Dr. Ed’s


Release Date: Daily
Release Coverage: Monthly-End
Released By: Treasury Department
Official Release (weekly): http://www.treas.gov/offices/domestic-finance/debt-management/interest-rate/yield.shtml

The U.S. Treasury yield spread measures the long minus short spread from U.S. Treasury yield curve. In ths case the spread is the difference between the 10-year Treasury bond and the 3-month T-bill.

Treasury yield curve rates are commonly referred to as "constant maturity Treasury" rates. Yields are interpolated by the Treasury from the daily yield curve. This relates the yield to its time to maturity and is based on the closing market bid yields on actively traded Treasury securities in the over-the-counter market.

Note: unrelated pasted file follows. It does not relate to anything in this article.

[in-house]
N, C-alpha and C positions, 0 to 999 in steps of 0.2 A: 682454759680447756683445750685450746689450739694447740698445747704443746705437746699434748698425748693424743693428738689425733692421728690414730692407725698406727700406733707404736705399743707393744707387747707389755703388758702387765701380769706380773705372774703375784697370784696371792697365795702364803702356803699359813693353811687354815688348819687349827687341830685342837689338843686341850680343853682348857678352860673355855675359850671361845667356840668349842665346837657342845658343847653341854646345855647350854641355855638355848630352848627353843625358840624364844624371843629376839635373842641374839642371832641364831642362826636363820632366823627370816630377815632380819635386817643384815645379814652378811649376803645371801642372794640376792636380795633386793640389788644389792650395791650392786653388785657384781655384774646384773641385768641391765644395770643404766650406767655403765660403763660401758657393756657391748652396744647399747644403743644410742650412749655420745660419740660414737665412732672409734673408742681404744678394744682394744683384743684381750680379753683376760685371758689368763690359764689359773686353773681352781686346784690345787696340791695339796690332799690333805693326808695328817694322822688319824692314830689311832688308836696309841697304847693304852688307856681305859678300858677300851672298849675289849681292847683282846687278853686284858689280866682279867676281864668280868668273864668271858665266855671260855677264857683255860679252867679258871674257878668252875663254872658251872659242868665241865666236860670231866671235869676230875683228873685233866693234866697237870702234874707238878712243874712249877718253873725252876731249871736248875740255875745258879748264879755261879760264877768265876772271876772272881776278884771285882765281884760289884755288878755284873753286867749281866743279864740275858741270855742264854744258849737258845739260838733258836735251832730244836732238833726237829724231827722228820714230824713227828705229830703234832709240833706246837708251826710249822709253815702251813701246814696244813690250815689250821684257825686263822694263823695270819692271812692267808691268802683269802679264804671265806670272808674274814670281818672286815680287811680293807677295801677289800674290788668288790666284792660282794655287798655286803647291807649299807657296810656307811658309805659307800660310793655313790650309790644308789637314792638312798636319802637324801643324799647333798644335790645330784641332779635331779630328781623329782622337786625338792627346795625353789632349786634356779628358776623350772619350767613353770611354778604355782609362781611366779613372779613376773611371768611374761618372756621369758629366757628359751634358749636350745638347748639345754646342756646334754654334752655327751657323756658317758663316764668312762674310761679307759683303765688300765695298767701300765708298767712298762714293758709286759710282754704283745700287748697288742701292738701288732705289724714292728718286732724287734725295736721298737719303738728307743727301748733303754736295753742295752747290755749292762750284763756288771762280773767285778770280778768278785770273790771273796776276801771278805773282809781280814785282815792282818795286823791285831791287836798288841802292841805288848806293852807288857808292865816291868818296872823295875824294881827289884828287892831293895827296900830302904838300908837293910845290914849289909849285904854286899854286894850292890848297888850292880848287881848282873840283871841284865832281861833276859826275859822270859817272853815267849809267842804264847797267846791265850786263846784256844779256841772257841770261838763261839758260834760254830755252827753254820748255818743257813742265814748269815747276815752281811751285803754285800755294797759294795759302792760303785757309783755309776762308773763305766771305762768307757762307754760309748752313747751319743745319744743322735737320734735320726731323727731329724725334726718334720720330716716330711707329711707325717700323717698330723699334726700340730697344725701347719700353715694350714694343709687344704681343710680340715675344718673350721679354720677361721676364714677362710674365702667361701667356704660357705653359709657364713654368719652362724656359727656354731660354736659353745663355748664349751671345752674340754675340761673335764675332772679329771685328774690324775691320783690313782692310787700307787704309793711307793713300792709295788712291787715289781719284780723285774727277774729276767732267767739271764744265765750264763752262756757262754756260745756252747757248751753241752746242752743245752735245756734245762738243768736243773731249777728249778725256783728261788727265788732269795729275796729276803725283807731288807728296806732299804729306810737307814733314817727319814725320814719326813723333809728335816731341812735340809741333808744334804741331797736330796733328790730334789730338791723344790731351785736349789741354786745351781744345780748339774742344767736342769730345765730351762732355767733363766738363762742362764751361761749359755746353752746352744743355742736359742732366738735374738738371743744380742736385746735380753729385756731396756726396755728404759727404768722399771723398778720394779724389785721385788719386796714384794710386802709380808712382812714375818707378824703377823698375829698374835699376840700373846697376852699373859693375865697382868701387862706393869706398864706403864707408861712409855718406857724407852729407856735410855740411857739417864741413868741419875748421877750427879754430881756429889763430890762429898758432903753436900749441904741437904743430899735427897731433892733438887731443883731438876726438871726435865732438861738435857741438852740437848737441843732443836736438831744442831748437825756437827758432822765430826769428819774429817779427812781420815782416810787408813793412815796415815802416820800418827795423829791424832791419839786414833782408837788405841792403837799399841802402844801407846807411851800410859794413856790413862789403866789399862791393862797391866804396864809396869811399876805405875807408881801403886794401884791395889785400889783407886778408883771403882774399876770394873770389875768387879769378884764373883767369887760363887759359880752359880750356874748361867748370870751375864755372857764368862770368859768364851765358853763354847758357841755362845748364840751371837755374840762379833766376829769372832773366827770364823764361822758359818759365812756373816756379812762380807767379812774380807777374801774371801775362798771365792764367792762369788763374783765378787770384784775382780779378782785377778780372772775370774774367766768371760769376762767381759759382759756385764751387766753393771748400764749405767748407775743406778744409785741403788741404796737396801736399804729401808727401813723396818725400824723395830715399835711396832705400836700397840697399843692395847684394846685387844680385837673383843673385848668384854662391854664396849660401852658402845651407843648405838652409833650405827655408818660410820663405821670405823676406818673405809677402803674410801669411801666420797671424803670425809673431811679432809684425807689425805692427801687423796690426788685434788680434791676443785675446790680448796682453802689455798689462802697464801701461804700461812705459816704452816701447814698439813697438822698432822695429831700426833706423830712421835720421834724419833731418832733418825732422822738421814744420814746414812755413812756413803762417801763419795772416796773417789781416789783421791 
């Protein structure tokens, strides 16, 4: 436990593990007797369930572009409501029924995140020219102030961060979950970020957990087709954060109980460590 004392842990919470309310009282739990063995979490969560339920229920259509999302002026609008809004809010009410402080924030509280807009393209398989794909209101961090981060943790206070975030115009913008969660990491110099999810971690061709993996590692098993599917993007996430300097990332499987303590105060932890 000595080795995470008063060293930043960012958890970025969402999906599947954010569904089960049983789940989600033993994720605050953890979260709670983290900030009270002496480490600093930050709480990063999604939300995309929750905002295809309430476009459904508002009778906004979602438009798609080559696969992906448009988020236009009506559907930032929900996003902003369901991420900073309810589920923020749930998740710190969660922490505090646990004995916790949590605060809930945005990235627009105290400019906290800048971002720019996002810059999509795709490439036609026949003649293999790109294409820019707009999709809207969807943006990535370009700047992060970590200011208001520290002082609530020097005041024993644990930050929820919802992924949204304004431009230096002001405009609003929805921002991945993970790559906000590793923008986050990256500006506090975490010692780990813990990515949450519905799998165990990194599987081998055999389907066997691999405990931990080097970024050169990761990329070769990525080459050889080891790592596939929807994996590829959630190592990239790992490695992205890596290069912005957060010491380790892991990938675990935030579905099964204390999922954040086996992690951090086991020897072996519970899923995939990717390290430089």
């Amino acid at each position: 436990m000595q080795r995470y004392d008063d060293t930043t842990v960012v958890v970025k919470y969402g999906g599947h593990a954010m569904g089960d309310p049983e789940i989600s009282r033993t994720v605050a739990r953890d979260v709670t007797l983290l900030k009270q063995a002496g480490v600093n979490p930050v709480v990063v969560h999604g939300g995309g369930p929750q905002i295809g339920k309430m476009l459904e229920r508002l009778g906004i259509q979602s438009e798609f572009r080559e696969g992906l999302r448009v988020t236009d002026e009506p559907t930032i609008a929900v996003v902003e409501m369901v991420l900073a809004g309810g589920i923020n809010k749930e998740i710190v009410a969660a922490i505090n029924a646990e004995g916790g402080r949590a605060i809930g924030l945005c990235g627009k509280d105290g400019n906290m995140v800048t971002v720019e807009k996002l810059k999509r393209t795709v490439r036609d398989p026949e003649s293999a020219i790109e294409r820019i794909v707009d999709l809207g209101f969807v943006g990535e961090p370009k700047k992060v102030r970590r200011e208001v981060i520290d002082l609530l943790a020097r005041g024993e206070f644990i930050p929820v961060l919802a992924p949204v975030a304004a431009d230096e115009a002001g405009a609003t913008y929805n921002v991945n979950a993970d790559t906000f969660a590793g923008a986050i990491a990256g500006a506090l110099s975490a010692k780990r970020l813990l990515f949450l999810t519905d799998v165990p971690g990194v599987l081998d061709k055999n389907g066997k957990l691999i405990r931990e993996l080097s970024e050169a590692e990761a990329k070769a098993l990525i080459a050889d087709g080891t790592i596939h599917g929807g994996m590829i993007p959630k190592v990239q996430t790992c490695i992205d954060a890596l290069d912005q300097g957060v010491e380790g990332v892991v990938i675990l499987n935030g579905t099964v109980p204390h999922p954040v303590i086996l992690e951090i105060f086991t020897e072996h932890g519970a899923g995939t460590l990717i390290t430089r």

The Treasury yield spread has several different implications and uses as it pertains to representing economic conditions, as well as forecasting. One generally accepted indication of a higher spread is that higher GDP growth is likely to occur over the next 12 months. If spread is negative (i.e., the inverted yield curve) or near a zero level, slow growth may occur or even a recession. This sort of conclusion should be analyzed by reviewing the entire yield curve among other indicators, such as inflation expectations. Through past recessions, this spread moves from lower/negative/zero into a much higher spread over a short period of time following the upward trending the growth generally follows.

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